Two Blocks Are Expected to Start Negotiating Mercosur-EFTA Free Trade Agreement
In the attempt of expanding their markets, the Mercosur states are expected to launch negotiations on a free trade agreement with the European Free Trade Association (EFTA), a bloc formed by four European countries – Switzerland, Norway, Iceland, and Liechtenstein. The announcement should be made in Davos, Switzerland, on January 19, 2017, in parallel to the World Economic Forum 2017, in a ceremony attended by senior officials from both sides.
Although the EFTA countries are not a part of the European Union, they participate in the European Union’s single market, and, due to their high purchasing power, they already represent 11th largest market for Brazilian exports. In 2016 only, Brazil sold US$ 2.4 billion worth of goods to the EFTA bloc.
The agreement should bring many benefits to the agribusiness and the industrial sector, enhancing the trade of products such as beef, poultry, orange juice, pulp and paper, wood products, airplanes, chemicals and compressors.
There is no the deadline for conclusion of the negotiations on the Treaty, but the first meeting between the two blocks is due to take place in February 2017. The discussions should include negotiations on tariffs applied on industrial and agricultural goods and services, government procurement, intellectual properties and technical barriers.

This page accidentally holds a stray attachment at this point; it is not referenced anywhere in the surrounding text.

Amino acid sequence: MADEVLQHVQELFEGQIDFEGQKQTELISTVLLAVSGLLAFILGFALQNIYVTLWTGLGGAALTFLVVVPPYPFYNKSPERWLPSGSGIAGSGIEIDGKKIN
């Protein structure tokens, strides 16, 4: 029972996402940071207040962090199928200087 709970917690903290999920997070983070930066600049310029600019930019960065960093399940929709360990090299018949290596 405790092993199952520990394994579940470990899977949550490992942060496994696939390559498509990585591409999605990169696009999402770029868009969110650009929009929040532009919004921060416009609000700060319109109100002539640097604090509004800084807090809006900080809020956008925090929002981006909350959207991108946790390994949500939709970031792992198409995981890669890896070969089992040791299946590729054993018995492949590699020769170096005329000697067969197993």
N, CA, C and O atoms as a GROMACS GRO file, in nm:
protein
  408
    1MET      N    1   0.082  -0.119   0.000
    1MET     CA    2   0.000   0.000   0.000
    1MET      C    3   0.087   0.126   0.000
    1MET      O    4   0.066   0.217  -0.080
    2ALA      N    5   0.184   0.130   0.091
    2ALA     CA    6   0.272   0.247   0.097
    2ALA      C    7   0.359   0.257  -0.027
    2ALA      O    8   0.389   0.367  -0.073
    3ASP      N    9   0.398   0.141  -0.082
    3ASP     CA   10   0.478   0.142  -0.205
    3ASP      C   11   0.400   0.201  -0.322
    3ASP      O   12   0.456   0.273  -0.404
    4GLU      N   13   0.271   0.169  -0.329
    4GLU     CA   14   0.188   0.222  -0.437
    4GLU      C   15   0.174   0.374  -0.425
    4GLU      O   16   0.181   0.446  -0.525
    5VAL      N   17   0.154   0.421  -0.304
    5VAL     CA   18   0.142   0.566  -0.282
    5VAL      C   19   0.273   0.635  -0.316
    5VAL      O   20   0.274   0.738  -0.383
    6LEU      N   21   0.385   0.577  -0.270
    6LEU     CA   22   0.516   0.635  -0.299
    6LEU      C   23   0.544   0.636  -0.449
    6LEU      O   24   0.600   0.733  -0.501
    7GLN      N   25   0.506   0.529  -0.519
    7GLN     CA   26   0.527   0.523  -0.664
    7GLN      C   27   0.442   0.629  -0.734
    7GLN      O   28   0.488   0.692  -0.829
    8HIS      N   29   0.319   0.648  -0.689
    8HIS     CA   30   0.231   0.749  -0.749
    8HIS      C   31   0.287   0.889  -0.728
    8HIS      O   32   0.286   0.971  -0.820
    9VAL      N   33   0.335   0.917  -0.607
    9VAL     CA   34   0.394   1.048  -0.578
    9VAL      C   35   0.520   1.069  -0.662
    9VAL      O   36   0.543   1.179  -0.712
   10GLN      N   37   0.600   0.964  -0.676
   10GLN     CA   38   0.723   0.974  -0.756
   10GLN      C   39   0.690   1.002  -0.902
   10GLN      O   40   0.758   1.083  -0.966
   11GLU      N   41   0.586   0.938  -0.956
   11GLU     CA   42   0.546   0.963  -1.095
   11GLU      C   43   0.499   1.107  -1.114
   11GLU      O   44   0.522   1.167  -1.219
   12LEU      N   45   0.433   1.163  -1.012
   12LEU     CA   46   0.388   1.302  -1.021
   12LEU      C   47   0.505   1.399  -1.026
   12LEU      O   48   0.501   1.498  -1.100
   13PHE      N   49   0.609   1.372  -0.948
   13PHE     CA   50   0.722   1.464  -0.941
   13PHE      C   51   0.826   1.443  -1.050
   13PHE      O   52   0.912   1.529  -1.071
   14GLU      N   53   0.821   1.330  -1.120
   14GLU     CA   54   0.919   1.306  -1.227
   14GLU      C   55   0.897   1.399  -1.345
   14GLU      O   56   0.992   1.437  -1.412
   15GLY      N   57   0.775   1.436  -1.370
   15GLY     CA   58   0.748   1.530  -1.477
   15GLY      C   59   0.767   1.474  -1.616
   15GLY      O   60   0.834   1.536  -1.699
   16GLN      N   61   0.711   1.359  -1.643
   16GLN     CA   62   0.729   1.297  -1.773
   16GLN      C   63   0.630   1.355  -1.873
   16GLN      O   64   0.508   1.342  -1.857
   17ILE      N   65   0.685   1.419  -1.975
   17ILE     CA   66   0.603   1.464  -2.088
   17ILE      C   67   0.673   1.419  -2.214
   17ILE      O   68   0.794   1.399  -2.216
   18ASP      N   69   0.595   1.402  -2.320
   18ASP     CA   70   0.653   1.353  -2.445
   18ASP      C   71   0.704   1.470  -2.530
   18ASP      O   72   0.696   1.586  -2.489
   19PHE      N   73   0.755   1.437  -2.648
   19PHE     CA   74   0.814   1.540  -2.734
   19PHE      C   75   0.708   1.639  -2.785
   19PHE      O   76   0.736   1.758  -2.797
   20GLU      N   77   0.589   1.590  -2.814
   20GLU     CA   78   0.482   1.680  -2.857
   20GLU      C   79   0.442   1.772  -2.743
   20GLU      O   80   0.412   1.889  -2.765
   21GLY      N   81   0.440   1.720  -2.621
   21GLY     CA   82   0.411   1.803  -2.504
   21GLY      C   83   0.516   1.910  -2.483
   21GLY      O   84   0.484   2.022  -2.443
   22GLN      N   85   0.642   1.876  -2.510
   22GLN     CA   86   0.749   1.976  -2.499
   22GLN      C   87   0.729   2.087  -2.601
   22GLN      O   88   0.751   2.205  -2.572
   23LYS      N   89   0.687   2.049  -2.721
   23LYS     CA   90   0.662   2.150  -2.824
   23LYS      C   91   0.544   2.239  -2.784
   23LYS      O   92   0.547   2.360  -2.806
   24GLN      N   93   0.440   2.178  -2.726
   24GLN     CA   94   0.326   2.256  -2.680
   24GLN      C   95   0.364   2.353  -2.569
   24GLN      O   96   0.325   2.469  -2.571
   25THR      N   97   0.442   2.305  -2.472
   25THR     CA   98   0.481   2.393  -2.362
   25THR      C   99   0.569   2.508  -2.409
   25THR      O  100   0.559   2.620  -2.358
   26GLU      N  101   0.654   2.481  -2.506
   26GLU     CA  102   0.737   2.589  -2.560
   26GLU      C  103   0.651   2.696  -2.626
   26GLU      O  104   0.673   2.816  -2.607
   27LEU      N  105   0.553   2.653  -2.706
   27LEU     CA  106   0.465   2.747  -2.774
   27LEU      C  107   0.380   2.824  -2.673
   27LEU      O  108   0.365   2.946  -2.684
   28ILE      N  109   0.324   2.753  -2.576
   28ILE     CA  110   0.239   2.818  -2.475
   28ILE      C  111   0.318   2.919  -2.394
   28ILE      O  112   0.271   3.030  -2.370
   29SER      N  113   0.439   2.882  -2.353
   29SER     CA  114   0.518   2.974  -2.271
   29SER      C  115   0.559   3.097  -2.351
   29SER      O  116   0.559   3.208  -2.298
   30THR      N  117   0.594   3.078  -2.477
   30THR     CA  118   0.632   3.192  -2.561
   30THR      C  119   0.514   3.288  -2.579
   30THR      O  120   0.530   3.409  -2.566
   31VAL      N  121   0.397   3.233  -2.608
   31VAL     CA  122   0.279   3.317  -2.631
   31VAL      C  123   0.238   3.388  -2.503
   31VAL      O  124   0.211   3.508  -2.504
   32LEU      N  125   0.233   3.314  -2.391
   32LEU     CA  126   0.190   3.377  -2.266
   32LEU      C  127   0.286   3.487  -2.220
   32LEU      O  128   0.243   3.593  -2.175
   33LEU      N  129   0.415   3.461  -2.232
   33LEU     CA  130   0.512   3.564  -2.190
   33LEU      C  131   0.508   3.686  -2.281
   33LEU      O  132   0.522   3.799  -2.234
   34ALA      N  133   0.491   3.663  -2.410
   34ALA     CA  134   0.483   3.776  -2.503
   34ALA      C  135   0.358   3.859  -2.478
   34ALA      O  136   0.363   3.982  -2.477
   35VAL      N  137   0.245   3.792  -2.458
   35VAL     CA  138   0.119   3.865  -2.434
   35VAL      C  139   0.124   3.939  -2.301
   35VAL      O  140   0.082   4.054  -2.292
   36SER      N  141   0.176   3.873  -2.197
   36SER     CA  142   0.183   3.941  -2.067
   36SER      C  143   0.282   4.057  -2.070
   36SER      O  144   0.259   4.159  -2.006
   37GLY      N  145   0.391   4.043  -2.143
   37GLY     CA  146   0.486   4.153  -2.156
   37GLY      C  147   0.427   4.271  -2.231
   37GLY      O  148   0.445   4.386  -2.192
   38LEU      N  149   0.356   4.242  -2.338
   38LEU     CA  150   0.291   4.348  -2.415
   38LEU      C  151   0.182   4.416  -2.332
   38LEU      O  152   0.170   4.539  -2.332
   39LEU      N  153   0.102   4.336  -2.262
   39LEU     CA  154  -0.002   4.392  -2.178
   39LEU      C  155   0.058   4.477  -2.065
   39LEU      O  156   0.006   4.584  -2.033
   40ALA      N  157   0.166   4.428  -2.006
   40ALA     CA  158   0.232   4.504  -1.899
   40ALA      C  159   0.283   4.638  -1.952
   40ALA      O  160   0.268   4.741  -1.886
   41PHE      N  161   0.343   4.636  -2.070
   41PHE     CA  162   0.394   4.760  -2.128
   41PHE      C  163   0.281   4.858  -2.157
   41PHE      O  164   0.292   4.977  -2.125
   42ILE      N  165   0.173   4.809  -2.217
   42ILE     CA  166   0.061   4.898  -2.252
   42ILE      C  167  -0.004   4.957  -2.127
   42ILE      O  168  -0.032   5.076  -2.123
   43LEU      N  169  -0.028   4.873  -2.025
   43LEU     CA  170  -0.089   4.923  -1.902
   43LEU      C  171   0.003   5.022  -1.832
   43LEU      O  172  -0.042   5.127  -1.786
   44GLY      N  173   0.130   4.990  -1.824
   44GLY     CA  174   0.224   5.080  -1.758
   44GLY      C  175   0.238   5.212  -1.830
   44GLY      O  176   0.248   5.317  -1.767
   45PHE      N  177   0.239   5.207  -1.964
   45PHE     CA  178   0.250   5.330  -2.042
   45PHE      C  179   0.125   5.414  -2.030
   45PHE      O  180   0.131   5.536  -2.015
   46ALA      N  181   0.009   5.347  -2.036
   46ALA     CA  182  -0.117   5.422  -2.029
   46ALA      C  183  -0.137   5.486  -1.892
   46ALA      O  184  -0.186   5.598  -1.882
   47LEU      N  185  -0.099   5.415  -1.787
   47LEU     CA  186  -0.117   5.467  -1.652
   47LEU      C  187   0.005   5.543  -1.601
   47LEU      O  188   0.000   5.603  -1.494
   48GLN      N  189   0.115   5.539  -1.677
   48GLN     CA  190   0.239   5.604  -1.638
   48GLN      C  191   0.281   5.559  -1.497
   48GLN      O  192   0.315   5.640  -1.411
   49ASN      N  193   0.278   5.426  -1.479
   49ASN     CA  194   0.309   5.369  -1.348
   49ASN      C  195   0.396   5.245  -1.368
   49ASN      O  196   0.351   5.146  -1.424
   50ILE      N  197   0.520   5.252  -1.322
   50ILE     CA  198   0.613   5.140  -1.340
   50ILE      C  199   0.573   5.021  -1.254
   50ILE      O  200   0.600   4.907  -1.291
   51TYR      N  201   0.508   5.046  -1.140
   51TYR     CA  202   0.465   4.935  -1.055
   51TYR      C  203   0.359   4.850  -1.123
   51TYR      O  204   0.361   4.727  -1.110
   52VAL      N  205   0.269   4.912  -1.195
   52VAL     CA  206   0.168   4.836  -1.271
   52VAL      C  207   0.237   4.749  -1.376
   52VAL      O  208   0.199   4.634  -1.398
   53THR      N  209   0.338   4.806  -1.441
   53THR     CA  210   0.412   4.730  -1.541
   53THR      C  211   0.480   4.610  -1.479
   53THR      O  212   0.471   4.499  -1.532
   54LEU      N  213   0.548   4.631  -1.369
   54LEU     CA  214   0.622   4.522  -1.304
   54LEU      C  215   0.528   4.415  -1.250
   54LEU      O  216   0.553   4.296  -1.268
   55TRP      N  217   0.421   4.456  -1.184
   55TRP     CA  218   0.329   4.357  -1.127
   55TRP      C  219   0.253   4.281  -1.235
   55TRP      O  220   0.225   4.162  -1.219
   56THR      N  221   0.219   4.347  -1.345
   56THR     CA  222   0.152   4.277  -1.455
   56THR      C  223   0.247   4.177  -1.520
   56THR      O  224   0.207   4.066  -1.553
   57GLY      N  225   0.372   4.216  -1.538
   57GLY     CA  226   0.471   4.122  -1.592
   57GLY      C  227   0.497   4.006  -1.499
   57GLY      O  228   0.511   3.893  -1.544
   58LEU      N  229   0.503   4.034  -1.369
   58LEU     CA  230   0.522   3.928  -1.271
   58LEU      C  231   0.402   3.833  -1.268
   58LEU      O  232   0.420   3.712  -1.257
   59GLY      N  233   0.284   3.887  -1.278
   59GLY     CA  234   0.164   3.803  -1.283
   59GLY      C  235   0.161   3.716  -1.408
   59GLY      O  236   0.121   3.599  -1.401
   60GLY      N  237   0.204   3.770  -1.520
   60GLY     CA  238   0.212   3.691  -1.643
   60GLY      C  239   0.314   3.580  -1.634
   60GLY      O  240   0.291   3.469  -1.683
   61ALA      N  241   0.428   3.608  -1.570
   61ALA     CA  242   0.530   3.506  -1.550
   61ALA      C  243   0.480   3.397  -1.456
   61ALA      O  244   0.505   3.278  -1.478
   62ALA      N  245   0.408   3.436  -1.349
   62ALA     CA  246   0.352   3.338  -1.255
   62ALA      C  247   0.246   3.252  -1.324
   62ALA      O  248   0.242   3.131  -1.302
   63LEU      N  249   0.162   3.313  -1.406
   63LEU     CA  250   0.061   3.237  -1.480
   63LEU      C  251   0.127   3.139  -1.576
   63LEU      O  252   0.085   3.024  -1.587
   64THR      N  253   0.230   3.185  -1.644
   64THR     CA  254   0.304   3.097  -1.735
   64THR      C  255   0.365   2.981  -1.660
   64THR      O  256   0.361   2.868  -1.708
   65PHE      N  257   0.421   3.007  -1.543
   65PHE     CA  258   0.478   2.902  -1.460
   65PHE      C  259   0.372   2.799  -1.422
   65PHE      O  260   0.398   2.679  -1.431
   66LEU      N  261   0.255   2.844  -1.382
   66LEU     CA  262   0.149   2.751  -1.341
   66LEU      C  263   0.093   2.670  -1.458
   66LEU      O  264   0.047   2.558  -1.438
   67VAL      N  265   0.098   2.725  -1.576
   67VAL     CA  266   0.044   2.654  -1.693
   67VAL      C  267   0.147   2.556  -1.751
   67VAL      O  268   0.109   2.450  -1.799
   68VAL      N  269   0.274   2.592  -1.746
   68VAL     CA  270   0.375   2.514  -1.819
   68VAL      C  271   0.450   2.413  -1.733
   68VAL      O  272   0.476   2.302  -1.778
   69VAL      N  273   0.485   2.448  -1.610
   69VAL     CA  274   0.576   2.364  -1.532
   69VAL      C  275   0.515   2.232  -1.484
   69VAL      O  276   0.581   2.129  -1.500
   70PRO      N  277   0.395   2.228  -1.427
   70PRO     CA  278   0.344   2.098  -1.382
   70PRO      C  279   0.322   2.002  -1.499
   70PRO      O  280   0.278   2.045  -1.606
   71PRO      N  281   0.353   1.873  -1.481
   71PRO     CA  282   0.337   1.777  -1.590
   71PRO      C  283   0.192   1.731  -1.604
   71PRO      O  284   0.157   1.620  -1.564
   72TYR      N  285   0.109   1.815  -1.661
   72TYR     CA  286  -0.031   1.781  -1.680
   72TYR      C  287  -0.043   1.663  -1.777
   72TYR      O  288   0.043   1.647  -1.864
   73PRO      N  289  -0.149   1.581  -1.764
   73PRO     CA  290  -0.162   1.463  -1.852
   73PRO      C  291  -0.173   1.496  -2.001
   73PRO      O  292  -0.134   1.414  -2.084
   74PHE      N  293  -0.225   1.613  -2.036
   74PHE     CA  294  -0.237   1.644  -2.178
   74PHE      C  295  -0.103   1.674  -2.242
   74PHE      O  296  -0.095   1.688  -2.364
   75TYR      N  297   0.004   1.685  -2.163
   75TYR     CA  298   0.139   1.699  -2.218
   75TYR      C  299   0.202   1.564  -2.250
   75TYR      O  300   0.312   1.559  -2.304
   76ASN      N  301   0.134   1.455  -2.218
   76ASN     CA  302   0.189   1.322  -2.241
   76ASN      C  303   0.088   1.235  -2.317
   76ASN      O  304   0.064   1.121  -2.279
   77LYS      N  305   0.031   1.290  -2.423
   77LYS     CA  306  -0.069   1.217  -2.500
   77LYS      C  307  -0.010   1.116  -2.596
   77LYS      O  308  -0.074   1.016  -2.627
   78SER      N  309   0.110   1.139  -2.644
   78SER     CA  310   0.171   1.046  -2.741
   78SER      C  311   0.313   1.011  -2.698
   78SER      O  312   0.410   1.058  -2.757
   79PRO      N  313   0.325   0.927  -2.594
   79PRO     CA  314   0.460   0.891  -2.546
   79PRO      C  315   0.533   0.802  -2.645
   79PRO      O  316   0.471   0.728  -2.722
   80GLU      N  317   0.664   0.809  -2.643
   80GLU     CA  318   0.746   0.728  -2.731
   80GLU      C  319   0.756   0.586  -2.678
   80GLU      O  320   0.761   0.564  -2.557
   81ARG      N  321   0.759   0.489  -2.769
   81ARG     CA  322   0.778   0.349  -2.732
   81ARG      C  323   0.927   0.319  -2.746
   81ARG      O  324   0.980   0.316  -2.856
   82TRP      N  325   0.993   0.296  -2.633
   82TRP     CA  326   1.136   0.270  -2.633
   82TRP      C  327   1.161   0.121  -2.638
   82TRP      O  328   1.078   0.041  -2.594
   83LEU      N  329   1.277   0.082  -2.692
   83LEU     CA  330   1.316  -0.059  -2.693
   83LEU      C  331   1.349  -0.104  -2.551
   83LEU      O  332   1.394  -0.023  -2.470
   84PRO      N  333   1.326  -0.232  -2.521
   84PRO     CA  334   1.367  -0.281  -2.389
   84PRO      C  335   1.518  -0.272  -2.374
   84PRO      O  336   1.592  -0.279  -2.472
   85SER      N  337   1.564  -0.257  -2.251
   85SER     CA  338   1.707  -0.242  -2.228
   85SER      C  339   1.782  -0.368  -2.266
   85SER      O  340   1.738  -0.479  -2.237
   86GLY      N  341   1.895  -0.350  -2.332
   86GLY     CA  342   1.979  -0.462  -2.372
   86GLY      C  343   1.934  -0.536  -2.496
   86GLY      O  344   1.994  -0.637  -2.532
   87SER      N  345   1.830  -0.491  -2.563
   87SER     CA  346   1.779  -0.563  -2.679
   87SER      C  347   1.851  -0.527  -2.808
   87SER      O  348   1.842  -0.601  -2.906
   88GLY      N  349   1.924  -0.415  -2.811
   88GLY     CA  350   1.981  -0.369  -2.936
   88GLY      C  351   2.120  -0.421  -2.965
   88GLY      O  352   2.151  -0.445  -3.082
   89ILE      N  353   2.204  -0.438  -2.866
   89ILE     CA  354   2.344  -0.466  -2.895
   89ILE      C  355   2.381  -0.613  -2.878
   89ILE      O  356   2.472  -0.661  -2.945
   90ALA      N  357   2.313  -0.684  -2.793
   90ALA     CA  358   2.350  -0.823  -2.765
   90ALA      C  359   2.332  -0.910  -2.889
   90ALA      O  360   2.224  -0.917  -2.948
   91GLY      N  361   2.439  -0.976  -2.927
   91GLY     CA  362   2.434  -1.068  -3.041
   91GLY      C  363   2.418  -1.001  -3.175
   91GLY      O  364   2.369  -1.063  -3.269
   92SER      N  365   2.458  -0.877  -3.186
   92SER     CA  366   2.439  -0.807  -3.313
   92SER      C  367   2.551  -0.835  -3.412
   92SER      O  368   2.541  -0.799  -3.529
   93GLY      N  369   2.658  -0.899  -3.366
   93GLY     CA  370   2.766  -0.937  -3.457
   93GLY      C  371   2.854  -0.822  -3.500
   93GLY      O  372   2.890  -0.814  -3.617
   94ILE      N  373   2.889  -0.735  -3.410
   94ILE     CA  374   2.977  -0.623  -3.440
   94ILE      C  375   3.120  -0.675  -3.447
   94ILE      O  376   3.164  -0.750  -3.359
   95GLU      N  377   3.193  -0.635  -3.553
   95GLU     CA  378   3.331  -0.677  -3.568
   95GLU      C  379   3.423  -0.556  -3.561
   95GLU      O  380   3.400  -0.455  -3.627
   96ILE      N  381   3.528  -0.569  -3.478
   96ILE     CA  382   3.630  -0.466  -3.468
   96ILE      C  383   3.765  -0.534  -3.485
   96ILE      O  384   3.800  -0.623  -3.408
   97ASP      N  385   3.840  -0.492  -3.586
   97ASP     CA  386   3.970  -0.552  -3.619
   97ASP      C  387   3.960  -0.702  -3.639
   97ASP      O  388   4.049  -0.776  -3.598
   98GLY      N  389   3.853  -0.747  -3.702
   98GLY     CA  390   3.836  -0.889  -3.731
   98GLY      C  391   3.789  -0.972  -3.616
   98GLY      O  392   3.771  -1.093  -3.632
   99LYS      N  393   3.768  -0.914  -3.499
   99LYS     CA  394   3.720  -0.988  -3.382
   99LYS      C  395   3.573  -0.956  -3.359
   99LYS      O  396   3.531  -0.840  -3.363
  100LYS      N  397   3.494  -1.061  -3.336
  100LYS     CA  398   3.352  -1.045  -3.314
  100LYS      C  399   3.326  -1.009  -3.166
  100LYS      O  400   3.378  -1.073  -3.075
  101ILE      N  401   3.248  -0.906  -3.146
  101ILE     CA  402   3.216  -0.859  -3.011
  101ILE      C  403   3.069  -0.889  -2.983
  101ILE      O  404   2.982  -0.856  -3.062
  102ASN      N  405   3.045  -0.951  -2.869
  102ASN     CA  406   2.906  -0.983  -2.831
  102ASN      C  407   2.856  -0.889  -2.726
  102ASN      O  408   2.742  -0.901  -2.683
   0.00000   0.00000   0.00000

According to Undersecretary General for Economic and Financial Affairs of the Brazilian Ministry of Foreign Affairs (Itamaraty), Ambassador Carlos Márcio Cozendey, the negotiations may have the same profile as the negotiations with the EU, but could go on faster, as Mercosur will negotiate with only four countries, as opposed to 28. Ambassador Cozendey also affirmed that EFTA countries tend to resist opening their markets for Mercosur agricultural products, and highlighted sensitivities in industrial sectors, such as capital goods and medicines. On the other hand, Brazilian entrepreneurs are worried about liberalization in segments such as steel, fertilizers, plastics and electronics, and concerns have been expressed about the Agreement allowing the Swiss to win many bids on the supply of medicines opened by the Brazilian Ministry of Health .